What do you think has driven you to accomplish so much at a young age? By your early 30s, you were the sole owner of two companies? 

Taking the first step and having it genuinely work out. But not by luck. I’m a risk taker and every risk that I ever took, worked out for me. When those risks didn’t work out, I learned from them, instead of dwelling. There were many lessons learned that allowed me to make more calculated and successful risks, the next time. Those calculated risks pushed me to move forward and ultimately keep going. I kept landing in great places and kept going. Furthermore, I got smarter overtime and realized that if I  was successful doing one thing, I could be as successful doing another. I think some people are destined to do certain things and I’m doing right now, what I’m supposed to be doing. I’m living a life I completely enjoy and belongs to me. 

Has your presence always been commanding and magnetic or did it flourish overtime? 

Well, first, thank you for describing me that way! To be honest, I’m not sure. I’ve always been who I am, although I’d describe myself as quiet. I’ve never been the person who talks the most. I’m a listener and when I do talk, I use as few words as possible to make the biggest impact. I think that combination allows people to see me as commanding and magnetic. Fun fact, I used to write poetry as a kid when when boys didn’t call me back. I think those experiences taught me that words are everything and that’s why I’ve always been obsessed with using the right ones to get my point across. 

Is there anything in your life that has made you insecure? 

Yes! Being married to the person I’m married to. In the beginning, it was very difficult and made me feel insecure. My husband is the smartest person I know. He’s gained a lot of success in life and if you’re not a confident woman, that success can be extremely intimidating. Moreover, as a businesswoman you want to be taken seriously in your own merit and not just as someone’s wife. In the beginning, I always found myself pushing him away, which would cause arguments. Eventually, he convinced me that we were better as a team and when I figured out how I made him a better person, and how he made me a better person, I became much more comfortable. I like to think we’re similar to Jay-Z and Beyonce – a force apart but even better together.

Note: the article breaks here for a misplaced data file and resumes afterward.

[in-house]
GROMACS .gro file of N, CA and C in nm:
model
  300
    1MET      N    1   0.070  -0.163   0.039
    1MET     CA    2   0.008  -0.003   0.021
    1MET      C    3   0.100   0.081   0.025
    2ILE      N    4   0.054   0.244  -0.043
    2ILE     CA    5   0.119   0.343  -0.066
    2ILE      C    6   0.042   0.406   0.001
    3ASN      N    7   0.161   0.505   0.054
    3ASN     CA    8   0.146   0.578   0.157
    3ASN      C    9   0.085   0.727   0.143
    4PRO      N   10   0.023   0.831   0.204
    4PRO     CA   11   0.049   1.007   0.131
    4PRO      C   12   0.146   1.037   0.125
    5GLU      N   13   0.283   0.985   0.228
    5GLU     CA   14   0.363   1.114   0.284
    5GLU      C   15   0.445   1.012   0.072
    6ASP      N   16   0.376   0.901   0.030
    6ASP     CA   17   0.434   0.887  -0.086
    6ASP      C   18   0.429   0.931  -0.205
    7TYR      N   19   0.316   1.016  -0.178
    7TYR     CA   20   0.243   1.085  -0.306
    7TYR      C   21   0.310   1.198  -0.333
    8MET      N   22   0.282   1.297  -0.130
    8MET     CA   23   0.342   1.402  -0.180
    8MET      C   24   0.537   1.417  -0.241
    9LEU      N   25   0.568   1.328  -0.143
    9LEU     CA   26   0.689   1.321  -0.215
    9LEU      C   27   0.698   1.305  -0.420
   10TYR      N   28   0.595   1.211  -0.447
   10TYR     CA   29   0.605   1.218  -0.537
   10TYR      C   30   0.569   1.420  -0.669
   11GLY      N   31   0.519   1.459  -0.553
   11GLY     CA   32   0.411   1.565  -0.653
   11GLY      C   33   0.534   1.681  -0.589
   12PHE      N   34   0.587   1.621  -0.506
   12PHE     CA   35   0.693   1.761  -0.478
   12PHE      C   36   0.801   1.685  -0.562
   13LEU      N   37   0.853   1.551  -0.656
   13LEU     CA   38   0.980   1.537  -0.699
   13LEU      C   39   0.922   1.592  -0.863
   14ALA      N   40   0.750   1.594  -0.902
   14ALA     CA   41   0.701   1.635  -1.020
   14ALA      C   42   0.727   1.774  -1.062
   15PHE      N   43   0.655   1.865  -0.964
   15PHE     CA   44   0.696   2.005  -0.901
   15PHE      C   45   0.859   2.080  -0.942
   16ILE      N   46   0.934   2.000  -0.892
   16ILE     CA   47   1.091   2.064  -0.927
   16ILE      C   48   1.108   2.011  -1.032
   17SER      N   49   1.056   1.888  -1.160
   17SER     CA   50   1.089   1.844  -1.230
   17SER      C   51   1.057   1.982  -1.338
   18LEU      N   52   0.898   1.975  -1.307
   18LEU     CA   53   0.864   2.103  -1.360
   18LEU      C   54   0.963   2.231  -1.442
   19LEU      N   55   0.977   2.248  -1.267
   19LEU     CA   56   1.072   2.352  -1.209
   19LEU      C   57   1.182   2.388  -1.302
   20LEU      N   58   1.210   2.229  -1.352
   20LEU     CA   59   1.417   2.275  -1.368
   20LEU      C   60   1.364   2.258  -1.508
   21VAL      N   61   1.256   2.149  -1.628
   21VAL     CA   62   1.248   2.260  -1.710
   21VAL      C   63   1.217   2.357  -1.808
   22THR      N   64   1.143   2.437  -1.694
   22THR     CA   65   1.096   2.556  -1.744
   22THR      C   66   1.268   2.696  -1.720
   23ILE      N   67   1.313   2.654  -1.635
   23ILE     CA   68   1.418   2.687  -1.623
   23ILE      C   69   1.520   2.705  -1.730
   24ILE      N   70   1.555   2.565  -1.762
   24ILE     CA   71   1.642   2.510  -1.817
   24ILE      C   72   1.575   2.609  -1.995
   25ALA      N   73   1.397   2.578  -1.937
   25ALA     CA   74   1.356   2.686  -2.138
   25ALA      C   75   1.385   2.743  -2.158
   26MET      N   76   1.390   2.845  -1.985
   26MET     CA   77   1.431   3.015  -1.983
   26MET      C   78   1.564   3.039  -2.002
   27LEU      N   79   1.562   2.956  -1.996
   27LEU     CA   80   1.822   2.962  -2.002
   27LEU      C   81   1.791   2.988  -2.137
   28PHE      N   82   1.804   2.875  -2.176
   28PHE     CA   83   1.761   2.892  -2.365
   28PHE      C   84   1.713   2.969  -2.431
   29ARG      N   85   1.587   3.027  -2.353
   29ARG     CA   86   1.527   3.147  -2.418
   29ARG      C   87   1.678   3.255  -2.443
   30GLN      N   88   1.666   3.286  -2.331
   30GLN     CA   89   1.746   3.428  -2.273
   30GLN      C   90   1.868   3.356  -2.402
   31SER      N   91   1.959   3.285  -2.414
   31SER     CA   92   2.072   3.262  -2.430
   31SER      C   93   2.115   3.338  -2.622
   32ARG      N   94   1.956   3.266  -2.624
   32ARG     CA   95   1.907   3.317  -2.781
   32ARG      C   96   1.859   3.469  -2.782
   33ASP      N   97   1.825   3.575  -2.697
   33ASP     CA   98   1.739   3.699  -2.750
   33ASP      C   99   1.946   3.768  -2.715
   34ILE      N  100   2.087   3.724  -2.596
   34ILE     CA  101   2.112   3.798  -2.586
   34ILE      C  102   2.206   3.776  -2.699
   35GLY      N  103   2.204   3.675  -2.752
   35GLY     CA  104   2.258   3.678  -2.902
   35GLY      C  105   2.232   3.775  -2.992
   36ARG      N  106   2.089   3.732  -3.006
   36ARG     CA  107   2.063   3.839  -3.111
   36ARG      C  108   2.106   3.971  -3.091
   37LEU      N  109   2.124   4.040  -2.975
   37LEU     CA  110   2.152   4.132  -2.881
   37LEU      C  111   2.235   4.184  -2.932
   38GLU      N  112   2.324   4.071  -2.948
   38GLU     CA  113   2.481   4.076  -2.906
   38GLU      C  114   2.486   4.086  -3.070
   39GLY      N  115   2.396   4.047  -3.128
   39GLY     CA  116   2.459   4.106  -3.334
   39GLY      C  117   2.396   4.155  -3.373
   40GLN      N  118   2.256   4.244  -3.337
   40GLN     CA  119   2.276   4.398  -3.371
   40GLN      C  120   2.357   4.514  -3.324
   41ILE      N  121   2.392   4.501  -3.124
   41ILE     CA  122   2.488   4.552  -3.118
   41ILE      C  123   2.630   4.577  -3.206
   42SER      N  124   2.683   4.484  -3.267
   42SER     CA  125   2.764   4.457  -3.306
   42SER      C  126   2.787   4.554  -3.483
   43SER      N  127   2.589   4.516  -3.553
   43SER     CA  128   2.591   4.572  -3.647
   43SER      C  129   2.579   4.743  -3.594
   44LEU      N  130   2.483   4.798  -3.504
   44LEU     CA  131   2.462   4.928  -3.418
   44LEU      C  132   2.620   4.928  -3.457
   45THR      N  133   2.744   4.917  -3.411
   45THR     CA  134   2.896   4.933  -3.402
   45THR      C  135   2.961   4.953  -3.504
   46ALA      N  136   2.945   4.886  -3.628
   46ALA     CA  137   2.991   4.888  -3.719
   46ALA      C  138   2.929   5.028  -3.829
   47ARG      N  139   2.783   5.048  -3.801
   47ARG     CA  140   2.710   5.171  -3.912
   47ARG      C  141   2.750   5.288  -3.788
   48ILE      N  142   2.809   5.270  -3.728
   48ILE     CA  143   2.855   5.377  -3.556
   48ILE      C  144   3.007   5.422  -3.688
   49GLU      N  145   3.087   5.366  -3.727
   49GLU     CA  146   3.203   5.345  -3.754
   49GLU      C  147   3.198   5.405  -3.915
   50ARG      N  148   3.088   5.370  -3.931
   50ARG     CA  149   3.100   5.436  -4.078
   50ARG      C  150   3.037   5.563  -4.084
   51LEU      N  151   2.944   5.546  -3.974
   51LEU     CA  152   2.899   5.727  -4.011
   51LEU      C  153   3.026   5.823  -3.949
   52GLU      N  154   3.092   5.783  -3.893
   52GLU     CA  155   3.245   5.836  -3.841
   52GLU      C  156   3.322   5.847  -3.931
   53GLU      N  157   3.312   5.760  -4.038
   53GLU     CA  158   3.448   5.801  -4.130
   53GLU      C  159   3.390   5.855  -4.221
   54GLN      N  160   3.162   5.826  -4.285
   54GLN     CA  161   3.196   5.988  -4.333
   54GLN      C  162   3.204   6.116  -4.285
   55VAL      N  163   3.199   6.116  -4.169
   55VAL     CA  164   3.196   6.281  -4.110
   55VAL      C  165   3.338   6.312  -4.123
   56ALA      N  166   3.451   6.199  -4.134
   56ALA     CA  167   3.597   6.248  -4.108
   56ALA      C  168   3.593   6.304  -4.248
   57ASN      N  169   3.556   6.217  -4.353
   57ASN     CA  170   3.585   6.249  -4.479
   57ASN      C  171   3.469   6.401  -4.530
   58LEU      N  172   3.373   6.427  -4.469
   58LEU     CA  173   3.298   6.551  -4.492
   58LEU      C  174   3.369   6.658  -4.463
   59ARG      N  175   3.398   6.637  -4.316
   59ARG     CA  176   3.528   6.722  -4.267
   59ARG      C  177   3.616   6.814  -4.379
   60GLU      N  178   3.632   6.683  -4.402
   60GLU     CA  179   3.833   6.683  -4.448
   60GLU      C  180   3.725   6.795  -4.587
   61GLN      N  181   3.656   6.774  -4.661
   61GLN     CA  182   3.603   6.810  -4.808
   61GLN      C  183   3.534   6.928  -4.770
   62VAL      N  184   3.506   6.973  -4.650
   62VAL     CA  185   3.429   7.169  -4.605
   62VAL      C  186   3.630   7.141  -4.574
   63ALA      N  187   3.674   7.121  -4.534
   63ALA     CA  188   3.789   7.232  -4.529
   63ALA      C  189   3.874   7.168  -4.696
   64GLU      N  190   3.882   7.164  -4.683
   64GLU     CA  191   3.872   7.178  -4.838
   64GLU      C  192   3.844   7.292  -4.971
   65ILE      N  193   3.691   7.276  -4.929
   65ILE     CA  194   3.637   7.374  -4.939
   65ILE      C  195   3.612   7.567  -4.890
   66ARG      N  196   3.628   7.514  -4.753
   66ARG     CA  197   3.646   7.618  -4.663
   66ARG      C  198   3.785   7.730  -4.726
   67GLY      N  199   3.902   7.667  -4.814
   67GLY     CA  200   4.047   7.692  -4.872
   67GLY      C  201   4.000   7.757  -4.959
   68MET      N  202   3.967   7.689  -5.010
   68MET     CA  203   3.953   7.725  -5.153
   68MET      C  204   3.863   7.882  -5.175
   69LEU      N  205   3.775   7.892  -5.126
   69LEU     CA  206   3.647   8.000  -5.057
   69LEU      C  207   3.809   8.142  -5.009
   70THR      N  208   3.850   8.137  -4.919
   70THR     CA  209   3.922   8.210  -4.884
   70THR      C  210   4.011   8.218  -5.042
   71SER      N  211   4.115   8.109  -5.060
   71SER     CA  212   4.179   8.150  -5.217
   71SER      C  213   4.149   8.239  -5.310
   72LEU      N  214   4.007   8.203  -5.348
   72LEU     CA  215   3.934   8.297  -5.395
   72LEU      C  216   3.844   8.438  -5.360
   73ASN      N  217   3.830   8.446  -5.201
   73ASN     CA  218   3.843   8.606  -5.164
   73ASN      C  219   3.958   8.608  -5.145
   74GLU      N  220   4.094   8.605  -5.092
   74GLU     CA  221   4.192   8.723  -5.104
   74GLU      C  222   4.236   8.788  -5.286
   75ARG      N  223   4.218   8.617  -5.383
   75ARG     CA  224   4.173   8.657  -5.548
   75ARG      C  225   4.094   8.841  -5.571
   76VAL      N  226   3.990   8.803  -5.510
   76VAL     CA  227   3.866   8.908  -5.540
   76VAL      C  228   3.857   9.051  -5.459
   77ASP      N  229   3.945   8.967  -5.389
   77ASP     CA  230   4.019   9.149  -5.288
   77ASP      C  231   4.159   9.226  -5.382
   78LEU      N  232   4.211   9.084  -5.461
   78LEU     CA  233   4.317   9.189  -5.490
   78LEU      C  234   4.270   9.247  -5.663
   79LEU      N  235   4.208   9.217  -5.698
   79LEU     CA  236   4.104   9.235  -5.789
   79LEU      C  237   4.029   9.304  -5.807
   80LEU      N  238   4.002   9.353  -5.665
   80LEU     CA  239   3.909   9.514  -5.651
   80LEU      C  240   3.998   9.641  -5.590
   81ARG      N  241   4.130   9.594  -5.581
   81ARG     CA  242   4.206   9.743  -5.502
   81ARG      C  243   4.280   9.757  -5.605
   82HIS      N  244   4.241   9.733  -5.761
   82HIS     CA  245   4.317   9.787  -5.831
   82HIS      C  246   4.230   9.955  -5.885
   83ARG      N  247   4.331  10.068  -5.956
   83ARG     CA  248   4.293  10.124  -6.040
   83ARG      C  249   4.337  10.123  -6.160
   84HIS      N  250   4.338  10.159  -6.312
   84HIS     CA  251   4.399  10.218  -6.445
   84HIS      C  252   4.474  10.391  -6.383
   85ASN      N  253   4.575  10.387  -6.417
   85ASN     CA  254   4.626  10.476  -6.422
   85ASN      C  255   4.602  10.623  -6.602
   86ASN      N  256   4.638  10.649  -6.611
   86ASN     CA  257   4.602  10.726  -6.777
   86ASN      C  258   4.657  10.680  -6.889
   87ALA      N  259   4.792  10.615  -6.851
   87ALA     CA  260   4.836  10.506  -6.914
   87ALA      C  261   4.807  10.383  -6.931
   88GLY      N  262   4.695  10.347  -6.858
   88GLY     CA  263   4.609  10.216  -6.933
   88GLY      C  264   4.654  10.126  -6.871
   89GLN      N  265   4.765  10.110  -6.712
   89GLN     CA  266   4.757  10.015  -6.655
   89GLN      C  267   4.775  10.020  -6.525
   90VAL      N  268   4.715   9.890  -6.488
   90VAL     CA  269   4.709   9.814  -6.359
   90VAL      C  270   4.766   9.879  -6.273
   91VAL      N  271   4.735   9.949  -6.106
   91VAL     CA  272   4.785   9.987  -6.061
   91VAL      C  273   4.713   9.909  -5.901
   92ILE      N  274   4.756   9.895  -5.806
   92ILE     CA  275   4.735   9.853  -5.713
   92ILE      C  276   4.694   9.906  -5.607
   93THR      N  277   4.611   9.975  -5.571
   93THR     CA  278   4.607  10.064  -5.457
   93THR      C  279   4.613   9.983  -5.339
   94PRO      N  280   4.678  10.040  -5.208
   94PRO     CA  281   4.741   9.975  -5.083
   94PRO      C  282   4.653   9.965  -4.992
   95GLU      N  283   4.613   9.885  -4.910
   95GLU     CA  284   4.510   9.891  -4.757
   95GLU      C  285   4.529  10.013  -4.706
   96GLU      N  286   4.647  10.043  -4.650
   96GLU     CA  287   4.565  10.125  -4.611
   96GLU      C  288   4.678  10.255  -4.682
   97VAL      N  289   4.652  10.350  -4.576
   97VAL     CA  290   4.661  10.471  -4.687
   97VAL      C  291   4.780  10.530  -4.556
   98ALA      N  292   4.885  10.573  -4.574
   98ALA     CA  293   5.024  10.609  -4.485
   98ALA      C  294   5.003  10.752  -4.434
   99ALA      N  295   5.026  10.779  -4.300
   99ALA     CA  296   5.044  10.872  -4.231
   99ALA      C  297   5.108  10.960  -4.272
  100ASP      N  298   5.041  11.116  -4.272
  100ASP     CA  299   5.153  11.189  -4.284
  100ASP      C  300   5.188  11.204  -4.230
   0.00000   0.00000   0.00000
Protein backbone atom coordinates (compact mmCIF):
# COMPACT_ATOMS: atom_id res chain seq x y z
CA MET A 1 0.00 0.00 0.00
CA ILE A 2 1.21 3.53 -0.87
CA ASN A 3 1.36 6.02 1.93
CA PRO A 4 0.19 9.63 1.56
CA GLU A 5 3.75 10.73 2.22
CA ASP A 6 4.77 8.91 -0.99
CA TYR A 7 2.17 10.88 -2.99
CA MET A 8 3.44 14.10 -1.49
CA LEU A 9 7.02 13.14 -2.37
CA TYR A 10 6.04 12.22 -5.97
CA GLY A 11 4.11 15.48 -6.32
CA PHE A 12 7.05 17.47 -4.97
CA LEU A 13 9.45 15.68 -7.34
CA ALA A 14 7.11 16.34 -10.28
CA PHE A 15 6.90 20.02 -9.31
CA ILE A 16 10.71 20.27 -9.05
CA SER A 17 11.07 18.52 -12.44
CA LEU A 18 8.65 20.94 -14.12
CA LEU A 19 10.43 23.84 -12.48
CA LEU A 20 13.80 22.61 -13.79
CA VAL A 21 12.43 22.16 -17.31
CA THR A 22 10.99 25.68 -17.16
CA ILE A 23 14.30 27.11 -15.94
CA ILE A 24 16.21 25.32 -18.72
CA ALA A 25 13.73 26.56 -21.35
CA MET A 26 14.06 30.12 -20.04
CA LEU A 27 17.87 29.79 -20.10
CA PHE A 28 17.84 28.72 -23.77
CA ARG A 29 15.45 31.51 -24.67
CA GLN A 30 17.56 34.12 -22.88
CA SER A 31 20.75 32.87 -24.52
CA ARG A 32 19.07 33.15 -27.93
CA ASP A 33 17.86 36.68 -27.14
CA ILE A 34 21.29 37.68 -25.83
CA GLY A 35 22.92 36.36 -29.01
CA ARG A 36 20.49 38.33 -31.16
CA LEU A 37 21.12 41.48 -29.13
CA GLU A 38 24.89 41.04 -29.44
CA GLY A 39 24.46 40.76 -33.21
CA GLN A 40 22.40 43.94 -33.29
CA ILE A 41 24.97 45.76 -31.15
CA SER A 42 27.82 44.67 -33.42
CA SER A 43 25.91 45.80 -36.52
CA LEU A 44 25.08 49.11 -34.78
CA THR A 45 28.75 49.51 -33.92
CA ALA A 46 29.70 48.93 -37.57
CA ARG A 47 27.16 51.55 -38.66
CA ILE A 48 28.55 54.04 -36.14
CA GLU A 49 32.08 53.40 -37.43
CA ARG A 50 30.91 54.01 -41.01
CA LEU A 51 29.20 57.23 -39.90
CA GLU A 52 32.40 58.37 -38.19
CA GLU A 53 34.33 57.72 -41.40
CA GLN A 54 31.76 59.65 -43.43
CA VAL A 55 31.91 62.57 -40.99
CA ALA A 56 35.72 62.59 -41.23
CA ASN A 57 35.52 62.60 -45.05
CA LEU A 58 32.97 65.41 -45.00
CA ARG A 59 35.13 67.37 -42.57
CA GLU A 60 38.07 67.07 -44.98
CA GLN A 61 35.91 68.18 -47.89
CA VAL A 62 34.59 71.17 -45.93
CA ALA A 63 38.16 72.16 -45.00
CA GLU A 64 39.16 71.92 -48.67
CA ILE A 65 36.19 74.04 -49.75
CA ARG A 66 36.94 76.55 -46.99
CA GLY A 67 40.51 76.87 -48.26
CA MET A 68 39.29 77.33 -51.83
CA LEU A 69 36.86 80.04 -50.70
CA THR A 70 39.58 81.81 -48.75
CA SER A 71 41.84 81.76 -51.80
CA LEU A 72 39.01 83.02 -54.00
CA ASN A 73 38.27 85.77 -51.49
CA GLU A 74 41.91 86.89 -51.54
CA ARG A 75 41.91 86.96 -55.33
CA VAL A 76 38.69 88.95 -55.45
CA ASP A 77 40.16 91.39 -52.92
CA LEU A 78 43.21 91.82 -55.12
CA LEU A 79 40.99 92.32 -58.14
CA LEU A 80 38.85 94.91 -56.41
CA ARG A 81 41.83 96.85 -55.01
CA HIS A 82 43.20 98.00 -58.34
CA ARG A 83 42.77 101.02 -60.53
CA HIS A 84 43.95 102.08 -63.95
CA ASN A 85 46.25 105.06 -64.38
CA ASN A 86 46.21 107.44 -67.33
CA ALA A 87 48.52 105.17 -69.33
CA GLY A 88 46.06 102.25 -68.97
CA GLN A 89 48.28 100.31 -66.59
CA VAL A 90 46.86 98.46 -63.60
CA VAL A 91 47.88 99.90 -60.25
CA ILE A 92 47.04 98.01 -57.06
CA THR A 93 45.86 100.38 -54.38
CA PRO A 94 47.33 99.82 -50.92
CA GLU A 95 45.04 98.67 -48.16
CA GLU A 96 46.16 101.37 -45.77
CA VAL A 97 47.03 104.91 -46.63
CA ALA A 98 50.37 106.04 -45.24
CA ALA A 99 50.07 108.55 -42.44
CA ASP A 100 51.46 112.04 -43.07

What do you feel is the greatest lesson you’ve learned in life, thus far? 

The importance of true confidence. If you’re confident in yourself and your abilities, you can literally accomplish anything you want. Confidence and hard work will get you what you want and where you want to be. Although everyone knows these things to be true, only a select group of people actually are living their lives on that level. 

If you didn’t own two companies, what would you be doing?

I think about that sometimes and if I didn’t own my own companies, I’d definitely be working at a Marketing firm or agency, working my way up through the ranks. There’s no doubt in my mind that I’d still be in charge of some shit – I just wouldn’t own it. Fortunately, there’s no area in my mind that doesn’t encourage or force me to be successful. If I was in an agency, I’d definitely be more focused on my money than leaving a legacy, but in my current role, I’m concerned with leaving a legacy on the world. If I wasn’t shooting to build this empire, I’d be shooting for maintain a massive bank account. 

What’s the future hold for WhatRUWearing?

The future is bright! Whatever the WhatRUWearing Girl tells us the future is, is what it is. If she tells us she wants to app to do something different or different content on the website, it’ll happen. Also, I would eventually love for WhatRUWearing to become apart of a larger company that really understands the WhatRUWearing Girl. As a boutique entrepreneur, I can’t take this global, but I know someone, somewhere, can! 

And for the Farissa Knox brand?

I want to be looked at for inspiration, humor and style, so that young girls can find something about me that encourages them to be the best version of themselves. I also want to eventually find young, business women and invest in them.